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Uganda reported its first case of COVID-19 on 21 March 2020. While Uganda’s tightly controlled response helped stem the spread of the virus, it also resulted in significant damage to the economy with especially dire consequences for women already living in poverty and those without formal jobs. Uganda has been a net recipient of migrants and refugees for some time.
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This series, updated quarterly, illustrates the human impact of UN Women’s work across the world, highlighting the partnerships that make this work possible. These stories share how we and our many partners are striding forward to realize a better world for women and girls
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This brief highlights 8 keys interventions to be considered in West and Central Africa by all sectors of society, from governments to international organizations and to civil society organizations in order to prevent and respond to violence against women and girls, at the onset, during, and after the public health crisis. It also considers the economic impact of the pandemic and itsimplications for violence against women and girls in the long-term.
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The R-GTG wishes to contribute to the efforts in progress to confront the current pandemic by sharing this note with the Coordinators residing in the region with the intention of encouraging and proposing tools to improve the consideration of the gender issue in the response to COVID-19. In this respect, it addresses the main risks connected to gender when considering the pandemic and makes a specific number of recommendations to respond to it.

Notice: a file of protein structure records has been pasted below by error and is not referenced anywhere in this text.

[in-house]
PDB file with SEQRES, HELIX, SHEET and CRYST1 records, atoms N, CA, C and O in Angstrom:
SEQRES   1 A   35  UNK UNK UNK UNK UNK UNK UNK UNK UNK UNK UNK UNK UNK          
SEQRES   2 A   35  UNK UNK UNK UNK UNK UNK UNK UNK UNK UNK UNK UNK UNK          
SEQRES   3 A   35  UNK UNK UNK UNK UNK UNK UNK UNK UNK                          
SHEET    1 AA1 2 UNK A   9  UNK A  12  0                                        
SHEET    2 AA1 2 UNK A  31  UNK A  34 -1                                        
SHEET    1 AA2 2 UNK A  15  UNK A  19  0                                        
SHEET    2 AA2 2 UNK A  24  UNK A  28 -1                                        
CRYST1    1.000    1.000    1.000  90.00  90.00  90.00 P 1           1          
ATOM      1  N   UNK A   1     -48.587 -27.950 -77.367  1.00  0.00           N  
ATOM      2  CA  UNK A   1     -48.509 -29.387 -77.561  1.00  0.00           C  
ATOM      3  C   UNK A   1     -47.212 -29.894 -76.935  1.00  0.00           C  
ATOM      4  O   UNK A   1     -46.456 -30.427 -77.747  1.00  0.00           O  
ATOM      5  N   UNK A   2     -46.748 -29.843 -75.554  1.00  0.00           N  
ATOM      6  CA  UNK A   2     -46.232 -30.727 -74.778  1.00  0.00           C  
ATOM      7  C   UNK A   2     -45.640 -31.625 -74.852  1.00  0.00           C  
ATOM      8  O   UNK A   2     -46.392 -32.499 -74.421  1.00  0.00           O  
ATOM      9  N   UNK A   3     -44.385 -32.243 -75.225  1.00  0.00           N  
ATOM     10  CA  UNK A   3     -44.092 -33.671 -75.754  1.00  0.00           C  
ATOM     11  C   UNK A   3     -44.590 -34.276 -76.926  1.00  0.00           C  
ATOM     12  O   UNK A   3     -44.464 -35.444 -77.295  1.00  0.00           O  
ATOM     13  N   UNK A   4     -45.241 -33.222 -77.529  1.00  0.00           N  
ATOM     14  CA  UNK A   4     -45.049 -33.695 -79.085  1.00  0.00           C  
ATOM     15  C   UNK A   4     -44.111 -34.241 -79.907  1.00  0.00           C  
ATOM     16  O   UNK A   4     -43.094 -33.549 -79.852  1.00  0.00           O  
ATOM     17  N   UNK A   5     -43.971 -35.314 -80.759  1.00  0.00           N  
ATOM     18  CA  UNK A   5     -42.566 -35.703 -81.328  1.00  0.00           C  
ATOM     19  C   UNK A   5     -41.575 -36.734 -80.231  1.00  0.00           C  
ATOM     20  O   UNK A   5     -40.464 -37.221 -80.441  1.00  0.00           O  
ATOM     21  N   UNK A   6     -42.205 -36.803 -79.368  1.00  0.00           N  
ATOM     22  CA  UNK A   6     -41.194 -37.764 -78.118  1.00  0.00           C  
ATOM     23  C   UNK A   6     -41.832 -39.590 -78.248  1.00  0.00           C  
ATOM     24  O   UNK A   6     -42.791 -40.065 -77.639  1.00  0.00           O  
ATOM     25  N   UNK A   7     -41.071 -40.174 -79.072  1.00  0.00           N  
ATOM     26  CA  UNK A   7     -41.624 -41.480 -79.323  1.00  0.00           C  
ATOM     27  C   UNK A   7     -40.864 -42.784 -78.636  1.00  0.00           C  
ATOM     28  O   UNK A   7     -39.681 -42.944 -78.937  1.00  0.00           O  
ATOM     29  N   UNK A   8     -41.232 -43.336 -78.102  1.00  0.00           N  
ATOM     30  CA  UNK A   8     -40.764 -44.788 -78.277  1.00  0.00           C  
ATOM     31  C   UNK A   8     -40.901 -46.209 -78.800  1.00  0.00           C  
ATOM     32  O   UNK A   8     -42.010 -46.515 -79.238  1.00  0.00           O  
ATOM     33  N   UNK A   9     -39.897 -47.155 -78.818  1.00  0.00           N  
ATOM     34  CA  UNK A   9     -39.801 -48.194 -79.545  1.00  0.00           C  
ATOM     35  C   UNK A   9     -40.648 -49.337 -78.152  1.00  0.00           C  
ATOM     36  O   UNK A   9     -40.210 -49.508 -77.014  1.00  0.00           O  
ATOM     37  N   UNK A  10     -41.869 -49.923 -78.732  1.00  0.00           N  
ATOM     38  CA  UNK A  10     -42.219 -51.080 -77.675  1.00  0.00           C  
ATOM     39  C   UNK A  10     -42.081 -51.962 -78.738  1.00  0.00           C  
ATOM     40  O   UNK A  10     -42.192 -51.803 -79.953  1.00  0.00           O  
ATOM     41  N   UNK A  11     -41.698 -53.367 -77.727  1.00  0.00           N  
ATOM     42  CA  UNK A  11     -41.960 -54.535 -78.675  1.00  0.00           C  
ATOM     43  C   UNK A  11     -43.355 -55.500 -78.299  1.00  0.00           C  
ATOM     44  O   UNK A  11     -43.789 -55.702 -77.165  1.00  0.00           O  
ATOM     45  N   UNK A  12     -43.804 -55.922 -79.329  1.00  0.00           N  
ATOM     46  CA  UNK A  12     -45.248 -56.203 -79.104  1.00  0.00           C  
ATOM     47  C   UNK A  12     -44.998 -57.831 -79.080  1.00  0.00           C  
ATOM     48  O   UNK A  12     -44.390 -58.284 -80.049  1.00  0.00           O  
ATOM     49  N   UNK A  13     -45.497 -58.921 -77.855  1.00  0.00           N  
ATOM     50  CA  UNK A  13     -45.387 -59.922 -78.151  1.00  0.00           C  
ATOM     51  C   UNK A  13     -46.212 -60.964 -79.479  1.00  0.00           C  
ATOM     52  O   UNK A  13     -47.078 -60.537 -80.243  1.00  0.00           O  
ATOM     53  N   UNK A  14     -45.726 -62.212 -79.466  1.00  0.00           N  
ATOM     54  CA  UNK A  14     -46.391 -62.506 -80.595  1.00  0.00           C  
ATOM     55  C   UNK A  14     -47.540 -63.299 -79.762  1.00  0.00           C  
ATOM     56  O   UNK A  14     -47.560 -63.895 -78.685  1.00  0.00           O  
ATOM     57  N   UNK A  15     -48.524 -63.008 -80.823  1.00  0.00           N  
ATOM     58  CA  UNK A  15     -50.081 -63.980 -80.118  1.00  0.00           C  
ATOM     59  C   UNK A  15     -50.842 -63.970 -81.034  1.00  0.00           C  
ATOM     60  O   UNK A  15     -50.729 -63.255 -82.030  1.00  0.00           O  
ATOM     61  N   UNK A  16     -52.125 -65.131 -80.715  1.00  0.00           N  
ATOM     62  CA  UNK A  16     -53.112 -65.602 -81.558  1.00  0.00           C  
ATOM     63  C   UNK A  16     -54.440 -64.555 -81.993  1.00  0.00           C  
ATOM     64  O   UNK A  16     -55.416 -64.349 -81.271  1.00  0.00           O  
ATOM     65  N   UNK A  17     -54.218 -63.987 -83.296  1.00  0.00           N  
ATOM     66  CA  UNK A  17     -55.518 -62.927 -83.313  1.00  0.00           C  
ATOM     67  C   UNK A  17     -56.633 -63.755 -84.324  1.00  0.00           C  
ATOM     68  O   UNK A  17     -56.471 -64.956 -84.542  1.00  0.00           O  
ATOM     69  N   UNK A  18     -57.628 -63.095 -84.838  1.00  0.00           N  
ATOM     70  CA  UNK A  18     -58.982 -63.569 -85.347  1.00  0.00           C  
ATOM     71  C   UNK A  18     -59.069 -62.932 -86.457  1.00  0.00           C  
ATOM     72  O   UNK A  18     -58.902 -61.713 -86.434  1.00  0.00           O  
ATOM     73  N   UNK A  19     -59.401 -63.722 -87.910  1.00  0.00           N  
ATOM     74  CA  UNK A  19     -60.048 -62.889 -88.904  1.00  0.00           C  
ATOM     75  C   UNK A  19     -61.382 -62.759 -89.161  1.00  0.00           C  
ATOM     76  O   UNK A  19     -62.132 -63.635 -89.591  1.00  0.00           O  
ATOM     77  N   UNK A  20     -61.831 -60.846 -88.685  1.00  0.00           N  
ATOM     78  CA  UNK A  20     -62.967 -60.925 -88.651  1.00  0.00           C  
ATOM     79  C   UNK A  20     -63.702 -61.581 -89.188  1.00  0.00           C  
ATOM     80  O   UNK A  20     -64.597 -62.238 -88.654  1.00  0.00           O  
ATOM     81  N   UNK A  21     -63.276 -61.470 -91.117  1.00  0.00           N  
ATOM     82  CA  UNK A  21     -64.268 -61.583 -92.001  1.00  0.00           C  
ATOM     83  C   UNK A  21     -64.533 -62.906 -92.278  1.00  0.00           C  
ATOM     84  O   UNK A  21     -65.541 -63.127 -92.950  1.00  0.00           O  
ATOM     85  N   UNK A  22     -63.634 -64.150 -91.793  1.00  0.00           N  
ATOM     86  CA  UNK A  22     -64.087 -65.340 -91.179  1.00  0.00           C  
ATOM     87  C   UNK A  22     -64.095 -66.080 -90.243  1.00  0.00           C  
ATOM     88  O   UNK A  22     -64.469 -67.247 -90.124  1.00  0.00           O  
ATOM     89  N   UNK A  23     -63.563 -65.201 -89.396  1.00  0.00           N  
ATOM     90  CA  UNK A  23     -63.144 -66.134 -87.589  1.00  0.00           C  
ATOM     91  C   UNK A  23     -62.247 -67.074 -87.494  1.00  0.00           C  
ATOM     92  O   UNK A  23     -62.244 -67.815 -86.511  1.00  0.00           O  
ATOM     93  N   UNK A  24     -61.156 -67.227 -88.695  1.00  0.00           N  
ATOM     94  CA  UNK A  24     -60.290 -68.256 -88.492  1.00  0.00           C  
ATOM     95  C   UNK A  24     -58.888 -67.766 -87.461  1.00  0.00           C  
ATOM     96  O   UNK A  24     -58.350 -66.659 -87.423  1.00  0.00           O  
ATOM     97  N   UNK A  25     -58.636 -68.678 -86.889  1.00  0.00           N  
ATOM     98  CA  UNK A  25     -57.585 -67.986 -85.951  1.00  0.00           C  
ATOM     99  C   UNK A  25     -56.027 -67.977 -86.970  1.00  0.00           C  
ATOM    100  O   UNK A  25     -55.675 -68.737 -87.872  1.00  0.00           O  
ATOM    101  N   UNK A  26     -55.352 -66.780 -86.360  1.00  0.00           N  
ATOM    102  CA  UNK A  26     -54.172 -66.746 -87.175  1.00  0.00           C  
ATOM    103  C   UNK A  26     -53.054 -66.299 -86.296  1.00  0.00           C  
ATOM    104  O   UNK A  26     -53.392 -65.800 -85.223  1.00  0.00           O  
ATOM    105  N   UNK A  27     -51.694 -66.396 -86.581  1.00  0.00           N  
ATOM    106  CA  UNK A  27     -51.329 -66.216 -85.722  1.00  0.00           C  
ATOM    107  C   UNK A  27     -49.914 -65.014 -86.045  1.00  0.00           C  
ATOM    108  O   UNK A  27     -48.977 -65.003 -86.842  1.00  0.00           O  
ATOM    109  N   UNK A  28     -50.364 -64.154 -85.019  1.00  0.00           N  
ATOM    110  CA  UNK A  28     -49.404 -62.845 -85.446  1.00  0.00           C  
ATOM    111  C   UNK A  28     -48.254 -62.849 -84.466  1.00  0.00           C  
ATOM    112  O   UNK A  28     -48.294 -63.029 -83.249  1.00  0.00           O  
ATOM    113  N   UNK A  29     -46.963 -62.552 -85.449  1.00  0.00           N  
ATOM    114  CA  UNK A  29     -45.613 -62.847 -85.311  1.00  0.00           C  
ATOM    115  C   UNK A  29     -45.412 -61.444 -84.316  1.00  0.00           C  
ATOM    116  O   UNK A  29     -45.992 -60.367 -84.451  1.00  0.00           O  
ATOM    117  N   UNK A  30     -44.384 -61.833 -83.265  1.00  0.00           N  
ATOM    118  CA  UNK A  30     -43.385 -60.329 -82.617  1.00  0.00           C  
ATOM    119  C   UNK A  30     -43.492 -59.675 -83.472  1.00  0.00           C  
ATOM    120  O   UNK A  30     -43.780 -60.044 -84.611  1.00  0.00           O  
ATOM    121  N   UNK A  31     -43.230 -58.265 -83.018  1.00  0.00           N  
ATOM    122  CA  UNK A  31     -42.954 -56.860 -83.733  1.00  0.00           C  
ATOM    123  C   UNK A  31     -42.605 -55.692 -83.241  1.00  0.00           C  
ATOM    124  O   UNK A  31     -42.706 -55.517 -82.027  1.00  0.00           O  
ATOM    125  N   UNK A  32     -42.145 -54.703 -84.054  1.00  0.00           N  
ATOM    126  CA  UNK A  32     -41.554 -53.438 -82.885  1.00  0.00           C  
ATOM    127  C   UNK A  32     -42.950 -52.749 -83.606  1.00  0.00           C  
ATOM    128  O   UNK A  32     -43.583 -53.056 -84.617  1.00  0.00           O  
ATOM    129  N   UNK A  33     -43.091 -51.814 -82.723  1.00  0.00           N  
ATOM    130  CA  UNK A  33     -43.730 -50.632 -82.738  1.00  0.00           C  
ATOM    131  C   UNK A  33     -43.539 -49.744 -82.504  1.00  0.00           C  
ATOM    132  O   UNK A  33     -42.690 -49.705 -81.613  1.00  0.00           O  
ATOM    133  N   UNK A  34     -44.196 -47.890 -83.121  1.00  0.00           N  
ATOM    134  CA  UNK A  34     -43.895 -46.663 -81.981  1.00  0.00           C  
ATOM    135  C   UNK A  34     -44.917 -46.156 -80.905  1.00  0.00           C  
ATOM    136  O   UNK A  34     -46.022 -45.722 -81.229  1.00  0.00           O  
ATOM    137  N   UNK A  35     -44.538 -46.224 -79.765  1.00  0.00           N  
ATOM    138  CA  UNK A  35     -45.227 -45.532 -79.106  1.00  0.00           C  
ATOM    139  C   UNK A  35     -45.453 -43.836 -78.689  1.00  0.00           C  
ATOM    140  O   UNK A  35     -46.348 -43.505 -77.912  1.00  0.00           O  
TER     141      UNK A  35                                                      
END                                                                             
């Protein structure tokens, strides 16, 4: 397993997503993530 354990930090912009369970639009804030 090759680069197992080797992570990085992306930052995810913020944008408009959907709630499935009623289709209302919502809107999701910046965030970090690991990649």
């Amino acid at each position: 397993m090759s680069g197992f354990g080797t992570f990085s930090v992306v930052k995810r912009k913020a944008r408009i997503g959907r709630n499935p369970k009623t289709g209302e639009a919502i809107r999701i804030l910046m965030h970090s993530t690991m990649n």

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This note will help UN Women Country Offices in West and Central Africa, Governments and Development Partners to identify key gender impacts of the crisis to be considered when conducting socio-economic impact assessments of COVID19, in order to develop policy and programmatic actions to mitigate those impacts and to set the foundations of a recovery effort which takes into account women and girls’ needs.
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As COVID-19 spreads in Africa, informal workers are hard-pressed to comply with social distancing or confinement measures, as they need to work to provide for their basic needs. Here are three things that UN Women country offices can advocate for to ensure that women working in the informal economy do not fall through the cracks in the current crisis.
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This New Generation of the NAP on WPS focuses on five pillars for implementation (1) Prevention, (2) Protection, (3) Participation, (4) Relief and Recovery (5) Coordination and Accountability.
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UN Women Eastern and Southern Africa Regional newsletter of April 2016 The highlights of this issue: Transformational Leadership Training Equips Ethiopian Women to Transform Institutions:The Story of Mrs. Fikre Mulugeta of Ahmara Regional Council Uganda agrees on Gender Statistics to accelerate Sustainable Development Goals Implementation UN Women and Africa UNiTE Launch “Violence Thrives in our Silence” Documentary The Time is NOW: High Level Panel on...
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This year’s edition focuses on “The gender agenda in West and Central Africa target 2015: Progress on the horizon?” It showcases the developments in the advancement of gender equality from across West and Central Africa. Our latest magazine features a rich portfolio of 97 articles presenting UN Women key actions and results in our region.